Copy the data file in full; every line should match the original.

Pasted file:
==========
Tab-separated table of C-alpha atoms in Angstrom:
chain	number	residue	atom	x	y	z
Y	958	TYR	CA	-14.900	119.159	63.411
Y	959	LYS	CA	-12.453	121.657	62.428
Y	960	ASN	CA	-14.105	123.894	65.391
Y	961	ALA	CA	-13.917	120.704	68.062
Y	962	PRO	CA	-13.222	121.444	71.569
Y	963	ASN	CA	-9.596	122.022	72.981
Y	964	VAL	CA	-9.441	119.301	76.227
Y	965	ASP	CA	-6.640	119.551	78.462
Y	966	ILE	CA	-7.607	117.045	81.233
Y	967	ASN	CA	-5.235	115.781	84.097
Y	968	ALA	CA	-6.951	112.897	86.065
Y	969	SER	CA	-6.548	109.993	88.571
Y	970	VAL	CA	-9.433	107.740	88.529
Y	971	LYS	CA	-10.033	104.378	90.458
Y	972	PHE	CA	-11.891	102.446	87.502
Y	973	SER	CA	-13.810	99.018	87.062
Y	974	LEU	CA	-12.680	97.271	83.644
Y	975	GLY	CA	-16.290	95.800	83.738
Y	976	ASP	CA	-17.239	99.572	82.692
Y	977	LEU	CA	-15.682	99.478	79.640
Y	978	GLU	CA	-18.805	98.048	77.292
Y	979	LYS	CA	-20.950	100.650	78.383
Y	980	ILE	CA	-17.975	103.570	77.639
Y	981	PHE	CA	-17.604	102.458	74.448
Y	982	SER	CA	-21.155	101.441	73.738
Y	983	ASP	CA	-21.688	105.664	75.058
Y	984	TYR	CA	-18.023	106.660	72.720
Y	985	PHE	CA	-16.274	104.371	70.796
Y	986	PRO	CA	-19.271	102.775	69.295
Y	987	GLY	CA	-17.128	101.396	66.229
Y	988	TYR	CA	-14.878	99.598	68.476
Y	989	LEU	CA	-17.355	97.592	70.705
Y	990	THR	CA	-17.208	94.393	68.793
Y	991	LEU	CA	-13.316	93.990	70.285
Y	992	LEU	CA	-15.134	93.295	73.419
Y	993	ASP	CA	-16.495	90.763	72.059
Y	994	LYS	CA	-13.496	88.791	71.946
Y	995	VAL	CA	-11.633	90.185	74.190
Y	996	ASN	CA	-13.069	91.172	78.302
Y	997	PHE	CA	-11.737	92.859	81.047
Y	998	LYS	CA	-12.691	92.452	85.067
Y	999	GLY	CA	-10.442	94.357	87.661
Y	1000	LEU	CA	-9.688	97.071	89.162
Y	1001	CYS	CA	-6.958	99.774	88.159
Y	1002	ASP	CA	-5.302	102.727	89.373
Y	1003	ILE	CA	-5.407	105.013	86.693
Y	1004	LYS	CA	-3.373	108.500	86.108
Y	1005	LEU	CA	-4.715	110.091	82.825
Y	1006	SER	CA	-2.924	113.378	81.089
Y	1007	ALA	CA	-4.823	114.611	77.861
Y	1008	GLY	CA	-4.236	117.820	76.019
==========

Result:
Tab-separated table of C-alpha atoms in Angstrom:
chain	number	residue	atom	x	y	z
Y	958	TYR	CA	-14.900	119.159	63.411
Y	959	LYS	CA	-12.453	121.657	62.428
Y	960	ASN	CA	-14.105	123.894	65.391
Y	961	ALA	CA	-13.917	120.704	68.062
Y	962	PRO	CA	-13.222	121.444	71.569
Y	963	ASN	CA	-9.596	122.022	72.981
Y	964	VAL	CA	-9.441	119.301	76.227
Y	965	ASP	CA	-6.640	119.551	78.462
Y	966	ILE	CA	-7.607	117.045	81.233
Y	967	ASN	CA	-5.235	115.781	84.097
Y	968	ALA	CA	-6.951	112.897	86.065
Y	969	SER	CA	-6.548	109.993	88.571
Y	970	VAL	CA	-9.433	107.740	88.529
Y	971	LYS	CA	-10.033	104.378	90.458
Y	972	PHE	CA	-11.891	102.446	87.502
Y	973	SER	CA	-13.810	99.018	87.062
Y	974	LEU	CA	-12.680	97.271	83.644
Y	975	GLY	CA	-16.290	95.800	83.738
Y	976	ASP	CA	-17.239	99.572	82.692
Y	977	LEU	CA	-15.682	99.478	79.640
Y	978	GLU	CA	-18.805	98.048	77.292
Y	979	LYS	CA	-20.950	100.650	78.383
Y	980	ILE	CA	-17.975	103.570	77.639
Y	981	PHE	CA	-17.604	102.458	74.448
Y	982	SER	CA	-21.155	101.441	73.738
Y	983	ASP	CA	-21.688	105.664	75.058
Y	984	TYR	CA	-18.023	106.660	72.720
Y	985	PHE	CA	-16.274	104.371	70.796
Y	986	PRO	CA	-19.271	102.775	69.295
Y	987	GLY	CA	-17.128	101.396	66.229
Y	988	TYR	CA	-14.878	99.598	68.476
Y	989	LEU	CA	-17.355	97.592	70.705
Y	990	THR	CA	-17.208	94.393	68.793
Y	991	LEU	CA	-13.316	93.990	70.285
Y	992	LEU	CA	-15.134	93.295	73.419
Y	993	ASP	CA	-16.495	90.763	72.059
Y	994	LYS	CA	-13.496	88.791	71.946
Y	995	VAL	CA	-11.633	90.185	74.190
Y	996	ASN	CA	-13.069	91.172	78.302
Y	997	PHE	CA	-11.737	92.859	81.047
Y	998	LYS	CA	-12.691	92.452	85.067
Y	999	GLY	CA	-10.442	94.357	87.661
Y	1000	LEU	CA	-9.688	97.071	89.162
Y	1001	CYS	CA	-6.958	99.774	88.159
Y	1002	ASP	CA	-5.302	102.727	89.373
Y	1003	ILE	CA	-5.407	105.013	86.693
Y	1004	LYS	CA	-3.373	108.500	86.108
Y	1005	LEU	CA	-4.715	110.091	82.825
Y	1006	SER	CA	-2.924	113.378	81.089
Y	1007	ALA	CA	-4.823	114.611	77.861
Y	1008	GLY	CA	-4.236	117.820	76.019